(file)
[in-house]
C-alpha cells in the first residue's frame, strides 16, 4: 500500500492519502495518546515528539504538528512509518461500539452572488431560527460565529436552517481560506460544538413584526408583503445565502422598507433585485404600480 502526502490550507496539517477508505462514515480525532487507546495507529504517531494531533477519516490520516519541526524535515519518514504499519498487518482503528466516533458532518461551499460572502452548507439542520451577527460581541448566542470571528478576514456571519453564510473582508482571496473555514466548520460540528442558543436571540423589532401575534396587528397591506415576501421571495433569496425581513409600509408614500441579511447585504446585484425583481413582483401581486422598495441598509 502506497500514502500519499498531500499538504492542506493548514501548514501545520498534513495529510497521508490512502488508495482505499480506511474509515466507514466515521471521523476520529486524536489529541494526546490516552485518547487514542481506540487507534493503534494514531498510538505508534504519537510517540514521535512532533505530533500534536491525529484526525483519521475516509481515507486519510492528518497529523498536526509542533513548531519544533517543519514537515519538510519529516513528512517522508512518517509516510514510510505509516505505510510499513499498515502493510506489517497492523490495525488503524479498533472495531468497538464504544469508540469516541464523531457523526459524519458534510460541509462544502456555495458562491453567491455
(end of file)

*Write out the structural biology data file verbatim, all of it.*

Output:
[in-house]
C-alpha cells in the first residue's frame, strides 16, 4: 500500500492519502495518546515528539504538528512509518461500539452572488431560527460565529436552517481560506460544538413584526408583503445565502422598507433585485404600480 502526502490550507496539517477508505462514515480525532487507546495507529504517531494531533477519516490520516519541526524535515519518514504499519498487518482503528466516533458532518461551499460572502452548507439542520451577527460581541448566542470571528478576514456571519453564510473582508482571496473555514466548520460540528442558543436571540423589532401575534396587528397591506415576501421571495433569496425581513409600509408614500441579511447585504446585484425583481413582483401581486422598495441598509 502506497500514502500519499498531500499538504492542506493548514501548514501545520498534513495529510497521508490512502488508495482505499480506511474509515466507514466515521471521523476520529486524536489529541494526546490516552485518547487514542481506540487507534493503534494514531498510538505508534504519537510517540514521535512532533505530533500534536491525529484526525483519521475516509481515507486519510492528518497529523498536526509542533513548531519544533517543519514537515519538510519529516513528512517522508512518517509516510514510510505509516505505510510499513499498515502493510506489517497492523490495525488503524479498533472495531468497538464504544469508540469516541464523531457523526459524519458534510460541509462544502456555495458562491453567491455